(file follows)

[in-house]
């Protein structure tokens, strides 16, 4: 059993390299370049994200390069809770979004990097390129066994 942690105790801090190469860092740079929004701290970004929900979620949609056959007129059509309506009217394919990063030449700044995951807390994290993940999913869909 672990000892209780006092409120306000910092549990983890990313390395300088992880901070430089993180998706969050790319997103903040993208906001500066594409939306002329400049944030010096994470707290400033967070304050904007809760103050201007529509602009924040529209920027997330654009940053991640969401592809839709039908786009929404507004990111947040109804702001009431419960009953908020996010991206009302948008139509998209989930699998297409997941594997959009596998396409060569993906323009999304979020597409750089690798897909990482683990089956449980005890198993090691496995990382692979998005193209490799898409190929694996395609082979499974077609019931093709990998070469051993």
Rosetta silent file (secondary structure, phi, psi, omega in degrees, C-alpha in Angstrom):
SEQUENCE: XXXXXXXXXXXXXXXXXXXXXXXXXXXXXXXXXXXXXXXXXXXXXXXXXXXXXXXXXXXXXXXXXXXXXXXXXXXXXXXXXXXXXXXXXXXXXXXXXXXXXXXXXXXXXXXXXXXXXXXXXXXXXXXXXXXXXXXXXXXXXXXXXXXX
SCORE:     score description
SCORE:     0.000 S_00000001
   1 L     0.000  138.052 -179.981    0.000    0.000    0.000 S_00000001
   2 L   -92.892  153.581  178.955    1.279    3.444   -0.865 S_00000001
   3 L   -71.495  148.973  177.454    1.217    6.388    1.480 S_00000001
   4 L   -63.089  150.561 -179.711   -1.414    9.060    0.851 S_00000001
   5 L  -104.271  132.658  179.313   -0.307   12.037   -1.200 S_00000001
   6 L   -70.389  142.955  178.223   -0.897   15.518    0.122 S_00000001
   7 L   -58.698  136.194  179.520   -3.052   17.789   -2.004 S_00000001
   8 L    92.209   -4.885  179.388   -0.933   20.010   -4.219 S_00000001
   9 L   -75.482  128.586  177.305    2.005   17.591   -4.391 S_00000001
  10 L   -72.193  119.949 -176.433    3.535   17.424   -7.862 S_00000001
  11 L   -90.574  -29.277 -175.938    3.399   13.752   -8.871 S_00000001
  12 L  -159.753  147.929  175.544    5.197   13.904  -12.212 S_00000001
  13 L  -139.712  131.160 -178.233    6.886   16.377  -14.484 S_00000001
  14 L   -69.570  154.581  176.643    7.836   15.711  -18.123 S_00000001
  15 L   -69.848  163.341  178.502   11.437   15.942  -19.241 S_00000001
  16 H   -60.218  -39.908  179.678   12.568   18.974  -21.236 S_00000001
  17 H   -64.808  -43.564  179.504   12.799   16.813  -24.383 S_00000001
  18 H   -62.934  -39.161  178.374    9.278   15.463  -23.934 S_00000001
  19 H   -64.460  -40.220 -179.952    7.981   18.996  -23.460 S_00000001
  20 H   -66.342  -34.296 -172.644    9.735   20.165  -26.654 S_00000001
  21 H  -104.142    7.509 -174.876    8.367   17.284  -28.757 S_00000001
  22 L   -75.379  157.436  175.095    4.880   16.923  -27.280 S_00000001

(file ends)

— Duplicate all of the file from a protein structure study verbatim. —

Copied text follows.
[in-house]
């Protein structure tokens, strides 16, 4: 059993390299370049994200390069809770979004990097390129066994 942690105790801090190469860092740079929004701290970004929900979620949609056959007129059509309506009217394919990063030449700044995951807390994290993940999913869909 672990000892209780006092409120306000910092549990983890990313390395300088992880901070430089993180998706969050790319997103903040993208906001500066594409939306002329400049944030010096994470707290400033967070304050904007809760103050201007529509602009924040529209920027997330654009940053991640969401592809839709039908786009929404507004990111947040109804702001009431419960009953908020996010991206009302948008139509998209989930699998297409997941594997959009596998396409060569993906323009999304979020597409750089690798897909990482683990089956449980005890198993090691496995990382692979998005193209490799898409190929694996395609082979499974077609019931093709990998070469051993």
Rosetta silent file (secondary structure, phi, psi, omega in degrees, C-alpha in Angstrom):
SEQUENCE: XXXXXXXXXXXXXXXXXXXXXXXXXXXXXXXXXXXXXXXXXXXXXXXXXXXXXXXXXXXXXXXXXXXXXXXXXXXXXXXXXXXXXXXXXXXXXXXXXXXXXXXXXXXXXXXXXXXXXXXXXXXXXXXXXXXXXXXXXXXXXXXXXXXX
SCORE:     score description
SCORE:     0.000 S_00000001
   1 L     0.000  138.052 -179.981    0.000    0.000    0.000 S_00000001
   2 L   -92.892  153.581  178.955    1.279    3.444   -0.865 S_00000001
   3 L   -71.495  148.973  177.454    1.217    6.388    1.480 S_00000001
   4 L   -63.089  150.561 -179.711   -1.414    9.060    0.851 S_00000001
   5 L  -104.271  132.658  179.313   -0.307   12.037   -1.200 S_00000001
   6 L   -70.389  142.955  178.223   -0.897   15.518    0.122 S_00000001
   7 L   -58.698  136.194  179.520   -3.052   17.789   -2.004 S_00000001
   8 L    92.209   -4.885  179.388   -0.933   20.010   -4.219 S_00000001
   9 L   -75.482  128.586  177.305    2.005   17.591   -4.391 S_00000001
  10 L   -72.193  119.949 -176.433    3.535   17.424   -7.862 S_00000001
  11 L   -90.574  -29.277 -175.938    3.399   13.752   -8.871 S_00000001
  12 L  -159.753  147.929  175.544    5.197   13.904  -12.212 S_00000001
  13 L  -139.712  131.160 -178.233    6.886   16.377  -14.484 S_00000001
  14 L   -69.570  154.581  176.643    7.836   15.711  -18.123 S_00000001
  15 L   -69.848  163.341  178.502   11.437   15.942  -19.241 S_00000001
  16 H   -60.218  -39.908  179.678   12.568   18.974  -21.236 S_00000001
  17 H   -64.808  -43.564  179.504   12.799   16.813  -24.383 S_00000001
  18 H   -62.934  -39.161  178.374    9.278   15.463  -23.934 S_00000001
  19 H   -64.460  -40.220 -179.952    7.981   18.996  -23.460 S_00000001
  20 H   -66.342  -34.296 -172.644    9.735   20.165  -26.654 S_00000001
  21 H  -104.142    7.509 -174.876    8.367   17.284  -28.757 S_00000001
  22 L   -75.379  157.436  175.095    4.880   16.923  -27.280 S_00000001